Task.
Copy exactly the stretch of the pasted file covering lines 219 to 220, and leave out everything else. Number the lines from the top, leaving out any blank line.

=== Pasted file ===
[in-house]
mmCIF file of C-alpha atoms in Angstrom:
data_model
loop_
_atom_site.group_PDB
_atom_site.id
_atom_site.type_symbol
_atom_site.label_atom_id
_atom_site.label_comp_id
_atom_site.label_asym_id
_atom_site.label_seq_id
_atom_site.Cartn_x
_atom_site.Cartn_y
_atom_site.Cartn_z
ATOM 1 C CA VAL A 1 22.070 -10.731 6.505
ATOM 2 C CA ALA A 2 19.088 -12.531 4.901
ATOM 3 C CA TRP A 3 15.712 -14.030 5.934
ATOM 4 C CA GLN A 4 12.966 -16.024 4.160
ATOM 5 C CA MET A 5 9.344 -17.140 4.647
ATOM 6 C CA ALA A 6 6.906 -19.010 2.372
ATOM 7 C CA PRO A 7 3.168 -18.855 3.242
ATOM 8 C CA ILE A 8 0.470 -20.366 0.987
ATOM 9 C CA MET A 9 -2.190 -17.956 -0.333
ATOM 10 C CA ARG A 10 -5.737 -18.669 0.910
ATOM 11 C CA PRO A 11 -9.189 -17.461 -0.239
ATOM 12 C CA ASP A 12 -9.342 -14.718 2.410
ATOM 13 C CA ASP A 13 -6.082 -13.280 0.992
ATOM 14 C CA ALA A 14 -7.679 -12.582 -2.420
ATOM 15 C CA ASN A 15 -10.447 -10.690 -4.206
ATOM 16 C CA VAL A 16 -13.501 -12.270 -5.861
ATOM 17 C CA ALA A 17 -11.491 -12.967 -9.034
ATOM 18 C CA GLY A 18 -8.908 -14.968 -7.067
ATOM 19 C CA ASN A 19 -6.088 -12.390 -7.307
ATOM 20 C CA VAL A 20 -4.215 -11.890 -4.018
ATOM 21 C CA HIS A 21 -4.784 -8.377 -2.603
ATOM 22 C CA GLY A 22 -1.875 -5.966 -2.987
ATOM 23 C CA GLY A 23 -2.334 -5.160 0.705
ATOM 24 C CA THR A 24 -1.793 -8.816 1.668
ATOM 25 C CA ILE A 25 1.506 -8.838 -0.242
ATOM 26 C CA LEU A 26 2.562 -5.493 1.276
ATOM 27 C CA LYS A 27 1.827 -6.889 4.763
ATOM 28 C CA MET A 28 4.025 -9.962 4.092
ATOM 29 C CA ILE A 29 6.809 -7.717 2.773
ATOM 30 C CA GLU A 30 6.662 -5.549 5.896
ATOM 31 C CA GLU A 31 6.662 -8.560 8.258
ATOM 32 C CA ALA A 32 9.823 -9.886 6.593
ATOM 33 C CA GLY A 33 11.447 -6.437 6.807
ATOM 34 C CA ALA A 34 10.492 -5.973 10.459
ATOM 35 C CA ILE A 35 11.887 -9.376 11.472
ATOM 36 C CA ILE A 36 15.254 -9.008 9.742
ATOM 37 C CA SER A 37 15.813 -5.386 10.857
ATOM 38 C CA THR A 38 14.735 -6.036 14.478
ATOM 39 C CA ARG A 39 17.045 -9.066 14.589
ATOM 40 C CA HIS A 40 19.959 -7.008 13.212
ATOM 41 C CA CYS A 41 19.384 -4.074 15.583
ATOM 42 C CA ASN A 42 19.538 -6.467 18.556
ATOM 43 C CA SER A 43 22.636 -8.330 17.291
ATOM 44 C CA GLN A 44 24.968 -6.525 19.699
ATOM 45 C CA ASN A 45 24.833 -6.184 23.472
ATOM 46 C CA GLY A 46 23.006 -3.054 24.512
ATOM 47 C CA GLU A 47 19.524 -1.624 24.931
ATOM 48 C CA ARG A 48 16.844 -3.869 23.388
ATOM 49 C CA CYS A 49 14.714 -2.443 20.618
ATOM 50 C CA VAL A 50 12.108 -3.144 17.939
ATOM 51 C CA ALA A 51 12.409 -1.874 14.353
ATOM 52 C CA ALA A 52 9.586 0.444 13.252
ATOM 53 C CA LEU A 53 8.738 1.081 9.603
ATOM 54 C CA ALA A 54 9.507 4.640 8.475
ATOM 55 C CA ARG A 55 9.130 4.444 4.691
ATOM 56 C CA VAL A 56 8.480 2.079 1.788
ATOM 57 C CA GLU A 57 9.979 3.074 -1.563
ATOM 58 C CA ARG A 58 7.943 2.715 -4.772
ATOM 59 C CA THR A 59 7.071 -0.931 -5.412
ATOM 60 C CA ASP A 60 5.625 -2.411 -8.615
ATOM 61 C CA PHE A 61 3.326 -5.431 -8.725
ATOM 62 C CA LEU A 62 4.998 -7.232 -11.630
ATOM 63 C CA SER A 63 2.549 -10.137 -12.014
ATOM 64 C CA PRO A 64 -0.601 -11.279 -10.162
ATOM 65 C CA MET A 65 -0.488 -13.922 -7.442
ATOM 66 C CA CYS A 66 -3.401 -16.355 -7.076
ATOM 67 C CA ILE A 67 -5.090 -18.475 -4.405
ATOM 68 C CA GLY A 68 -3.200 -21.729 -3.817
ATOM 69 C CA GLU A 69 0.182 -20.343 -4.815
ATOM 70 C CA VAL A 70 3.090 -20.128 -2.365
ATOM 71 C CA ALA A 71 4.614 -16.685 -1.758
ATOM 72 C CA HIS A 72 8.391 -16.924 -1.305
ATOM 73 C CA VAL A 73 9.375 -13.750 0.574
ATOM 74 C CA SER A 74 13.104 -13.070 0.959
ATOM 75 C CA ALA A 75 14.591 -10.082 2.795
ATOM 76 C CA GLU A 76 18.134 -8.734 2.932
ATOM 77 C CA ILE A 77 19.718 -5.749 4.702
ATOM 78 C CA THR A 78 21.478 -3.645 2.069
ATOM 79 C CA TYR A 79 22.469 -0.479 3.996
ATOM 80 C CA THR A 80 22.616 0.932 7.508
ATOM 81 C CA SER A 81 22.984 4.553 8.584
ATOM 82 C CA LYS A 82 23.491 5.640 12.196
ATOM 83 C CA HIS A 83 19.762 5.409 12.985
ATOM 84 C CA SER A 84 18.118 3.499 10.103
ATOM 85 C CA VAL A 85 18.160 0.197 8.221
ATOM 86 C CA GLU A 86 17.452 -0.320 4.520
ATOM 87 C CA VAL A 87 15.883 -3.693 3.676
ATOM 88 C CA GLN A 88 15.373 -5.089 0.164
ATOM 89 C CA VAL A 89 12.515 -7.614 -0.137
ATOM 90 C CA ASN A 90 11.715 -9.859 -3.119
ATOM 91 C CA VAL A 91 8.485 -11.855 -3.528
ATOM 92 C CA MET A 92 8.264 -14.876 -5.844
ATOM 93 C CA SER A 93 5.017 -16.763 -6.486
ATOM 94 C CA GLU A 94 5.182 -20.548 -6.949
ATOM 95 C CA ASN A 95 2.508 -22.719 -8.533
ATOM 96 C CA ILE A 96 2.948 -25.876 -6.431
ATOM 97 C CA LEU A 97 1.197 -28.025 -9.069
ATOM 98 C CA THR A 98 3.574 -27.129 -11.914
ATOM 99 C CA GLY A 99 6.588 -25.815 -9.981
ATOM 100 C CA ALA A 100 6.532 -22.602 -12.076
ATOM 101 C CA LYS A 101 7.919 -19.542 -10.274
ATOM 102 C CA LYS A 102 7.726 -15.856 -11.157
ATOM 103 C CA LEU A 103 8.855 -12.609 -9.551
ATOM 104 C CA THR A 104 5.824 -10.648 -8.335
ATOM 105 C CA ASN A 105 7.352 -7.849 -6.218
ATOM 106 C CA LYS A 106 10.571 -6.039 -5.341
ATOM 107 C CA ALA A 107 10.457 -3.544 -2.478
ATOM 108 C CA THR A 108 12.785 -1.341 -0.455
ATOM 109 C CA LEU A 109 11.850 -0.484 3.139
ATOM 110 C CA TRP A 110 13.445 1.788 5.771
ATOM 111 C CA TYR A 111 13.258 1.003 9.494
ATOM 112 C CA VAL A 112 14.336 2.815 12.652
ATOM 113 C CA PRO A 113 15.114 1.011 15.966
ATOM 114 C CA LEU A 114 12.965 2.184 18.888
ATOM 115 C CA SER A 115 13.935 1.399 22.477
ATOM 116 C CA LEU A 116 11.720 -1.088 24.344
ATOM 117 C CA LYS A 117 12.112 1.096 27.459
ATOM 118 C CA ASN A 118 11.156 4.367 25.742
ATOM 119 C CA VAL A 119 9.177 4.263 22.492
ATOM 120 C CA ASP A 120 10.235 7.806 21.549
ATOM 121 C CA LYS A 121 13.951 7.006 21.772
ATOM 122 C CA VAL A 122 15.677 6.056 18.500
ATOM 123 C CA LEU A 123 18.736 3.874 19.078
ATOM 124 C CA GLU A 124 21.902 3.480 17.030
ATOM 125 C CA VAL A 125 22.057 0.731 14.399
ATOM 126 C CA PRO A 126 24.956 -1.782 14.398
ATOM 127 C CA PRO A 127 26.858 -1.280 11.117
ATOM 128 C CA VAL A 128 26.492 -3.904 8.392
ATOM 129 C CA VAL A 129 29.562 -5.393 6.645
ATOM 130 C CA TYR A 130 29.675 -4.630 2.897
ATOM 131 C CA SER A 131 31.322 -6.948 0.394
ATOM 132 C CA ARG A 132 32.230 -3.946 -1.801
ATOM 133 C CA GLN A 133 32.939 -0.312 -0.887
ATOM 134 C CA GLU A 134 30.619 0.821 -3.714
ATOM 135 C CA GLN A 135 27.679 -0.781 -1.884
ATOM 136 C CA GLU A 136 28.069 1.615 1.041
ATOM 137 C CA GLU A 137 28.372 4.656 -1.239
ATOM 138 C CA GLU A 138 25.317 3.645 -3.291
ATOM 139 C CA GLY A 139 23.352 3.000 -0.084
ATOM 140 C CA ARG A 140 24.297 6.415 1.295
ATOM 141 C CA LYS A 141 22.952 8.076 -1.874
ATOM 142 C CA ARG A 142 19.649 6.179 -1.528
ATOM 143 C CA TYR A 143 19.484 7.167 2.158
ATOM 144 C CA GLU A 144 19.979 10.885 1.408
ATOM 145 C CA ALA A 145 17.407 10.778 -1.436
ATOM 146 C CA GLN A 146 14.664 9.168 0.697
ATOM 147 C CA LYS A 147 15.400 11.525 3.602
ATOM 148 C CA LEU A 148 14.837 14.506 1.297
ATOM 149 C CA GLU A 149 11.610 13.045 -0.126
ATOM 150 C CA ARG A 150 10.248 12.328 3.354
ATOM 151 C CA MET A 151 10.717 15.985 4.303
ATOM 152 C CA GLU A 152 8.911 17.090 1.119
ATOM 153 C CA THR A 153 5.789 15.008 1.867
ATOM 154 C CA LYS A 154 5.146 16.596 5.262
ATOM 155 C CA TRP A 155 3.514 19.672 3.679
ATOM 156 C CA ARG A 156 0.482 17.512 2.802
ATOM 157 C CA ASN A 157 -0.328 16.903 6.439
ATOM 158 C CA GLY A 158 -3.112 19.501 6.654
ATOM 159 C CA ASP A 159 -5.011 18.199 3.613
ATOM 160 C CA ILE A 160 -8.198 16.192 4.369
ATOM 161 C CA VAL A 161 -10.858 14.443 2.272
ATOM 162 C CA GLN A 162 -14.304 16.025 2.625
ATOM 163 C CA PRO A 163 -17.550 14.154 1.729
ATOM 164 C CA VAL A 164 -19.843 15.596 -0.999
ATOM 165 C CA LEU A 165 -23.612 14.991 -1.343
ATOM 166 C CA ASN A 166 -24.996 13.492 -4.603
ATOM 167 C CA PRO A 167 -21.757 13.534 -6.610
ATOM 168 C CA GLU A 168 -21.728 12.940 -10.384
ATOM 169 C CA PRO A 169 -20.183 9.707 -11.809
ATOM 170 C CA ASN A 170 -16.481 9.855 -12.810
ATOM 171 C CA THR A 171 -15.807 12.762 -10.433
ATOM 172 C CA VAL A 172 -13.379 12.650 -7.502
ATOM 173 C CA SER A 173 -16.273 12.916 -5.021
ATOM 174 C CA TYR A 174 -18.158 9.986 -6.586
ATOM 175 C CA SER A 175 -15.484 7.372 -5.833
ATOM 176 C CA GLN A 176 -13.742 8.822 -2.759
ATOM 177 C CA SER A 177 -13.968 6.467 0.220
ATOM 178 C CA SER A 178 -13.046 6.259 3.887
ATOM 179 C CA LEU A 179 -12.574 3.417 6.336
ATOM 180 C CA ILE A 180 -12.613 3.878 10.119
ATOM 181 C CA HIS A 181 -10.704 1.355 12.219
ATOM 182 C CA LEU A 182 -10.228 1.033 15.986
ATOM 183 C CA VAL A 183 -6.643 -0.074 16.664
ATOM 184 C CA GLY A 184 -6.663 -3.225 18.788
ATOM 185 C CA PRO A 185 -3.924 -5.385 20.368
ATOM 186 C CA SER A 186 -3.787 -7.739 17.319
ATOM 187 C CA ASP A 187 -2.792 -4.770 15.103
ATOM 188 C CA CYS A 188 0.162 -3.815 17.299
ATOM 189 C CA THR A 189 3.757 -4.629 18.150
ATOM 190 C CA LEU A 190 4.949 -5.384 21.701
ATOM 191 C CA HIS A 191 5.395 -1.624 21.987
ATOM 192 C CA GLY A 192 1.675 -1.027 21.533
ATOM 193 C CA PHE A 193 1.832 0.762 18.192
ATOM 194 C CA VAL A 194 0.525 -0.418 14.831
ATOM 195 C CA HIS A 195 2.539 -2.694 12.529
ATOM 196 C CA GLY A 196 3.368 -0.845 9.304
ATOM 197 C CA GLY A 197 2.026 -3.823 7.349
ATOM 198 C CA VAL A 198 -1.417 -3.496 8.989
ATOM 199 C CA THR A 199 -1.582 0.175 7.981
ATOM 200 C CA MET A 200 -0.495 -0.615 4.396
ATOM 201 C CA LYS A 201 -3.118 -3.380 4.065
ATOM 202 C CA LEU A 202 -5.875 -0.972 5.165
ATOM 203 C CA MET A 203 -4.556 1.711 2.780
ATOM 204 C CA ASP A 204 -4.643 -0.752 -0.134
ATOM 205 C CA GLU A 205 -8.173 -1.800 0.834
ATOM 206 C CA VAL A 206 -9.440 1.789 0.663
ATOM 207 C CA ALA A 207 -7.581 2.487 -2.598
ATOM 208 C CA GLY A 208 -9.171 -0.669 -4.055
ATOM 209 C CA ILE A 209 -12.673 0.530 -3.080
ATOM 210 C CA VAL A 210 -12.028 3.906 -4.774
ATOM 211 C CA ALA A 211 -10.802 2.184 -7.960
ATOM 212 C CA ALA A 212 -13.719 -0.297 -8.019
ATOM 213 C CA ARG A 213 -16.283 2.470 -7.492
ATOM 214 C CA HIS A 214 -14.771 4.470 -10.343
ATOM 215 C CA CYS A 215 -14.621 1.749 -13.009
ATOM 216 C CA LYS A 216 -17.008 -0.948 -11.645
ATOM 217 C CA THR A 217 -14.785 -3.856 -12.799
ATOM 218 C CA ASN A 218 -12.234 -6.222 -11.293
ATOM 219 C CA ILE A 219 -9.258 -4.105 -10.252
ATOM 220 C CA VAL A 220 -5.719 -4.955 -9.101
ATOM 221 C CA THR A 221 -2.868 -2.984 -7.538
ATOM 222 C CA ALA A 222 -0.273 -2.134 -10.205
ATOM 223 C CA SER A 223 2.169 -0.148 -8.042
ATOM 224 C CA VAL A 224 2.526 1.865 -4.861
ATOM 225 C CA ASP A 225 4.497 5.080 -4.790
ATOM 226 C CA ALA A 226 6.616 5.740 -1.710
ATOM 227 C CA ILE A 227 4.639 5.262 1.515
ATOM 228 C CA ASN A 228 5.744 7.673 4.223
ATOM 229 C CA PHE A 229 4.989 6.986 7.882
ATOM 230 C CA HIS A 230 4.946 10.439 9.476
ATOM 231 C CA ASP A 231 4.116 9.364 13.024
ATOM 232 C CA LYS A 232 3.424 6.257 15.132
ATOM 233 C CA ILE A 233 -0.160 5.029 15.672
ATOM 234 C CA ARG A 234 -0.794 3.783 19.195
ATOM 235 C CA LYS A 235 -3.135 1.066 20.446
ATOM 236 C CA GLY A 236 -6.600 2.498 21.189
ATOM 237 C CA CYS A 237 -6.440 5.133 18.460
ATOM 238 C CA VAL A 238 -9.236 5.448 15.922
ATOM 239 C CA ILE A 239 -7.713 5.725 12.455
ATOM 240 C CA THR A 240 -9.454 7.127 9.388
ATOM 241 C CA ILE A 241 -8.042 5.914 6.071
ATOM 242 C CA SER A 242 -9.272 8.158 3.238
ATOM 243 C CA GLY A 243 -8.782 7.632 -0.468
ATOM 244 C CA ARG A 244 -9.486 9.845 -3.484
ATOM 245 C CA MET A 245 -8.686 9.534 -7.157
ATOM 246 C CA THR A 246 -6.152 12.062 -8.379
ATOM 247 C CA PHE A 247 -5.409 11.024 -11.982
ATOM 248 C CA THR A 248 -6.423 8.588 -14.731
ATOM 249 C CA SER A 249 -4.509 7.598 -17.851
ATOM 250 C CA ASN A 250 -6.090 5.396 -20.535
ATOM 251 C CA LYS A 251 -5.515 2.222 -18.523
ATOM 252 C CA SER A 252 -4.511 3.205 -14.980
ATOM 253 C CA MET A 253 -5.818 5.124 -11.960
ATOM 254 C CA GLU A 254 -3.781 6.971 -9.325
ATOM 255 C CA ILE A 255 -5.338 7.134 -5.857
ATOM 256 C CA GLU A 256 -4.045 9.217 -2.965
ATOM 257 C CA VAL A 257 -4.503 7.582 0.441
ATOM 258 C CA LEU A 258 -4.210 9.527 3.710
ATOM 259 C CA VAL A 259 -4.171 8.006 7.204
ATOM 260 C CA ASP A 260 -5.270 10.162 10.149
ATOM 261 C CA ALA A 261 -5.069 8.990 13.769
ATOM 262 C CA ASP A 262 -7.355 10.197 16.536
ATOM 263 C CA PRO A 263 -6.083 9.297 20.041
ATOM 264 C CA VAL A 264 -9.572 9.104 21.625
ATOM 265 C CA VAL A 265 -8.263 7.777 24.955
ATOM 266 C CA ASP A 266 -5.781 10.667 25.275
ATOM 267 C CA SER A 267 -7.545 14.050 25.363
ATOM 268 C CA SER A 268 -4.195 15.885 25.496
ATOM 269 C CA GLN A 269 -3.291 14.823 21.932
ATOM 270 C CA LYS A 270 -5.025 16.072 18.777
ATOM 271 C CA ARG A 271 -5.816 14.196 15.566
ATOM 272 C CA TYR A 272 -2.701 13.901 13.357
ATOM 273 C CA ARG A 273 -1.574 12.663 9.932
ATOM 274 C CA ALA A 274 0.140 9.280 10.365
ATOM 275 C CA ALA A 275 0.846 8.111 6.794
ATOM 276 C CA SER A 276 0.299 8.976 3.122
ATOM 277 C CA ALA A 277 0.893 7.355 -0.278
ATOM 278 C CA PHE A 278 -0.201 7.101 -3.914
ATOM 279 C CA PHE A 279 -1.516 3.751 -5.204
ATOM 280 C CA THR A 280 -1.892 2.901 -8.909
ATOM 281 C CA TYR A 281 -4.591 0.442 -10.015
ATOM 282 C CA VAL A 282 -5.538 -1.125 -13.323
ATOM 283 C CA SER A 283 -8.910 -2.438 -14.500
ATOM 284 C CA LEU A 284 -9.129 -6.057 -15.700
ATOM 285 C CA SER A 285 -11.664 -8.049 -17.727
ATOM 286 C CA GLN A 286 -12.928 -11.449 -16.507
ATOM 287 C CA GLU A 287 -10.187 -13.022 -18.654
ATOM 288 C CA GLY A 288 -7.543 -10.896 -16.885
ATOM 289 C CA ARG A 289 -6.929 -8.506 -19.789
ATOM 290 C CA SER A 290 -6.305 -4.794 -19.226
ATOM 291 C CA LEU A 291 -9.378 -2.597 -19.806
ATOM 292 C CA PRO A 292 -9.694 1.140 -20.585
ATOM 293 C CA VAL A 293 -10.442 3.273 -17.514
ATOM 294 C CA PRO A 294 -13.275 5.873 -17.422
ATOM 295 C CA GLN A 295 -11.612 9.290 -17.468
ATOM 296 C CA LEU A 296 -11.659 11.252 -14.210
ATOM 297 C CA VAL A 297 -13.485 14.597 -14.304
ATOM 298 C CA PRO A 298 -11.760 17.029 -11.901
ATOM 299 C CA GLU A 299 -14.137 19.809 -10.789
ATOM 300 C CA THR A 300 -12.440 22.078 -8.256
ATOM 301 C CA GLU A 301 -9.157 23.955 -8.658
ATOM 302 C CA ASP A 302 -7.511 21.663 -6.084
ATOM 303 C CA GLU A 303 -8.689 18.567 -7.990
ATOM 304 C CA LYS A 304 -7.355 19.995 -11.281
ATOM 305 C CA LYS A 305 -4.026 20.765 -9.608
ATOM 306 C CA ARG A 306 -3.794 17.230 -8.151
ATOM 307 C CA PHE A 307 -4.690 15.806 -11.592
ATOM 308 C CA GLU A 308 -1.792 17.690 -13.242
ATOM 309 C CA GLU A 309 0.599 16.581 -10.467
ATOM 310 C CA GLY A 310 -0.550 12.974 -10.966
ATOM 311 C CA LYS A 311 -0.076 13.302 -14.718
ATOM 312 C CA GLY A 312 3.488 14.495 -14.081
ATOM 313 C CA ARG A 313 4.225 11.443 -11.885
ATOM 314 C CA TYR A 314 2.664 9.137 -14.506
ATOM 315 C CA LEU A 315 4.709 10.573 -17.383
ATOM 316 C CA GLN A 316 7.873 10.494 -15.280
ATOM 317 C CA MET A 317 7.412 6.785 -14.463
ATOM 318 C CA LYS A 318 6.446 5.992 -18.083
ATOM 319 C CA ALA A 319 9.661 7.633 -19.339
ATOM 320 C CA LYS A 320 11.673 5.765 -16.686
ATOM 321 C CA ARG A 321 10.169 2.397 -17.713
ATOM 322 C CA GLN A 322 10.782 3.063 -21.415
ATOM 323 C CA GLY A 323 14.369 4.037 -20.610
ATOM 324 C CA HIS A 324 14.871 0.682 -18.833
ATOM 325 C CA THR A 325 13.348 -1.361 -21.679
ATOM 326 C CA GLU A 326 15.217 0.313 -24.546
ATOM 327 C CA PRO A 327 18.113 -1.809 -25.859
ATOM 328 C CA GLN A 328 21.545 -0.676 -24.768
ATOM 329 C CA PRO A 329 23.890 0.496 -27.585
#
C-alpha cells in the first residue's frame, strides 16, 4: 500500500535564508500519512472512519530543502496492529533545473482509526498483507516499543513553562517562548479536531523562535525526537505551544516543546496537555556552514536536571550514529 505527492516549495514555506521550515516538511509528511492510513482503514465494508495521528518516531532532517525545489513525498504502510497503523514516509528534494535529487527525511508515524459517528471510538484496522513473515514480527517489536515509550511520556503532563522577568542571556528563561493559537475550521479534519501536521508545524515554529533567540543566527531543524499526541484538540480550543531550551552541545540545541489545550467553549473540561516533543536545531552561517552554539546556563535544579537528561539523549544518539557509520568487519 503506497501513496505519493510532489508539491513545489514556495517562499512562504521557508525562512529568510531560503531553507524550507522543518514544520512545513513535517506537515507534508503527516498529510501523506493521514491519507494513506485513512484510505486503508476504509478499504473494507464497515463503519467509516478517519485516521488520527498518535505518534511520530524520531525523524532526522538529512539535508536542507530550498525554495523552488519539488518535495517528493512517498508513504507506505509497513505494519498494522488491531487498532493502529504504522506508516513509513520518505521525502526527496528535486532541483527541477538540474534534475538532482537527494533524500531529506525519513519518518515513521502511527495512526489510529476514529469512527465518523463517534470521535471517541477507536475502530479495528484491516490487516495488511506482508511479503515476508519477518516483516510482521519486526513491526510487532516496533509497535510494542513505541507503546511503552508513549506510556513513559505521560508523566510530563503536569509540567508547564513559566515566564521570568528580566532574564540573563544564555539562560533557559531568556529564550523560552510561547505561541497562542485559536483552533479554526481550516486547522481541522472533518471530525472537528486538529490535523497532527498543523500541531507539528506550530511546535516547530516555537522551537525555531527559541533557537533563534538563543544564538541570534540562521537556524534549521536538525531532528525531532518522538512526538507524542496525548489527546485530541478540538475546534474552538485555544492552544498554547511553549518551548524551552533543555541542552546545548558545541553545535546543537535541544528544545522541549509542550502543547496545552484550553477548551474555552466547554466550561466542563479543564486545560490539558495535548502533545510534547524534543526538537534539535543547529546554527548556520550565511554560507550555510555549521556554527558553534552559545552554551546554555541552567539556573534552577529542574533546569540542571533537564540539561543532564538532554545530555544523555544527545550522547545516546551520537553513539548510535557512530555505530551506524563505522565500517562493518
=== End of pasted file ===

ATOM 205 C CA GLU A 205 -8.173 -1.800 0.834
ATOM 206 C CA VAL A 206 -9.440 1.789 0.663